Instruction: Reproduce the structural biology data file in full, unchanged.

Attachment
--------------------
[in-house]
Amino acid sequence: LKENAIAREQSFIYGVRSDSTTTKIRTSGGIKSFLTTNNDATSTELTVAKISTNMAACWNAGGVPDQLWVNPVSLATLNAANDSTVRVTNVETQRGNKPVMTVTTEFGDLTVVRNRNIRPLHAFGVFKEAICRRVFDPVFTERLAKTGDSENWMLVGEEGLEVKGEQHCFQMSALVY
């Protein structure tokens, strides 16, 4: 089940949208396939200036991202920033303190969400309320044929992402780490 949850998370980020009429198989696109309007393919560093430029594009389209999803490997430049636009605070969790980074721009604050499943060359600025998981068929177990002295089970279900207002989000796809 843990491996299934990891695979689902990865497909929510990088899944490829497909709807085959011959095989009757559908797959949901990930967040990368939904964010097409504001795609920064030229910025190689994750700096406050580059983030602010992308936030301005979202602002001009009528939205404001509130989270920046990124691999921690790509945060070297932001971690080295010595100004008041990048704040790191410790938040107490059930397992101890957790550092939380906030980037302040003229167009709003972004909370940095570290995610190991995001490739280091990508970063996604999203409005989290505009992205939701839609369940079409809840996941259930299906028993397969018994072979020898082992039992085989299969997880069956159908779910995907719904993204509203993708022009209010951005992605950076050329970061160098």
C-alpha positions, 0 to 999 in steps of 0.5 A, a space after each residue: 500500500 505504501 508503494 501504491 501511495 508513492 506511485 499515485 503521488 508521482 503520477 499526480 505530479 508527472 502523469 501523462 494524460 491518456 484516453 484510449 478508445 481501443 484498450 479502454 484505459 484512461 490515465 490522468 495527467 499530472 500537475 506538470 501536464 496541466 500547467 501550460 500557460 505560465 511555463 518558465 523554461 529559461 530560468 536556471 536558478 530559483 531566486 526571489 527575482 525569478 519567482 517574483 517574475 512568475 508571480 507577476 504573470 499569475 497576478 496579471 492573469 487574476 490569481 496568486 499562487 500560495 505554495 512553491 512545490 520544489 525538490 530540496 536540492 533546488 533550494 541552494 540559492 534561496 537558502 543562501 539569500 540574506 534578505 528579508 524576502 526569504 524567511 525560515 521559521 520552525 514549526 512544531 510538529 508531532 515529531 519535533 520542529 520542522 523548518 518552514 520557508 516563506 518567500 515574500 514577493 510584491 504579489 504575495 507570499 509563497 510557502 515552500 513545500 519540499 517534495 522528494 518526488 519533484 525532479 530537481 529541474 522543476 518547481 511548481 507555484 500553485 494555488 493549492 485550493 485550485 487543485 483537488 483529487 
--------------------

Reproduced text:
[in-house]
Amino acid sequence: LKENAIAREQSFIYGVRSDSTTTKIRTSGGIKSFLTTNNDATSTELTVAKISTNMAACWNAGGVPDQLWVNPVSLATLNAANDSTVRVTNVETQRGNKPVMTVTTEFGDLTVVRNRNIRPLHAFGVFKEAICRRVFDPVFTERLAKTGDSENWMLVGEEGLEVKGEQHCFQMSALVY
């Protein structure tokens, strides 16, 4: 089940949208396939200036991202920033303190969400309320044929992402780490 949850998370980020009429198989696109309007393919560093430029594009389209999803490997430049636009605070969790980074721009604050499943060359600025998981068929177990002295089970279900207002989000796809 843990491996299934990891695979689902990865497909929510990088899944490829497909709807085959011959095989009757559908797959949901990930967040990368939904964010097409504001795609920064030229910025190689994750700096406050580059983030602010992308936030301005979202602002001009009528939205404001509130989270920046990124691999921690790509945060070297932001971690080295010595100004008041990048704040790191410790938040107490059930397992101890957790550092939380906030980037302040003229167009709003972004909370940095570290995610190991995001490739280091990508970063996604999203409005989290505009992205939701839609369940079409809840996941259930299906028993397969018994072979020898082992039992085989299969997880069956159908779910995907719904993204509203993708022009209010951005992605950076050329970061160098």
C-alpha positions, 0 to 999 in steps of 0.5 A, a space after each residue: 500500500 505504501 508503494 501504491 501511495 508513492 506511485 499515485 503521488 508521482 503520477 499526480 505530479 508527472 502523469 501523462 494524460 491518456 484516453 484510449 478508445 481501443 484498450 479502454 484505459 484512461 490515465 490522468 495527467 499530472 500537475 506538470 501536464 496541466 500547467 501550460 500557460 505560465 511555463 518558465 523554461 529559461 530560468 536556471 536558478 530559483 531566486 526571489 527575482 525569478 519567482 517574483 517574475 512568475 508571480 507577476 504573470 499569475 497576478 496579471 492573469 487574476 490569481 496568486 499562487 500560495 505554495 512553491 512545490 520544489 525538490 530540496 536540492 533546488 533550494 541552494 540559492 534561496 537558502 543562501 539569500 540574506 534578505 528579508 524576502 526569504 524567511 525560515 521559521 520552525 514549526 512544531 510538529 508531532 515529531 519535533 520542529 520542522 523548518 518552514 520557508 516563506 518567500 515574500 514577493 510584491 504579489 504575495 507570499 509563497 510557502 515552500 513545500 519540499 517534495 522528494 518526488 519533484 525532479 530537481 529541474 522543476 518547481 511548481 507555484 500553485 494555488 493549492 485550493 485550485 487543485 483537488 483529487 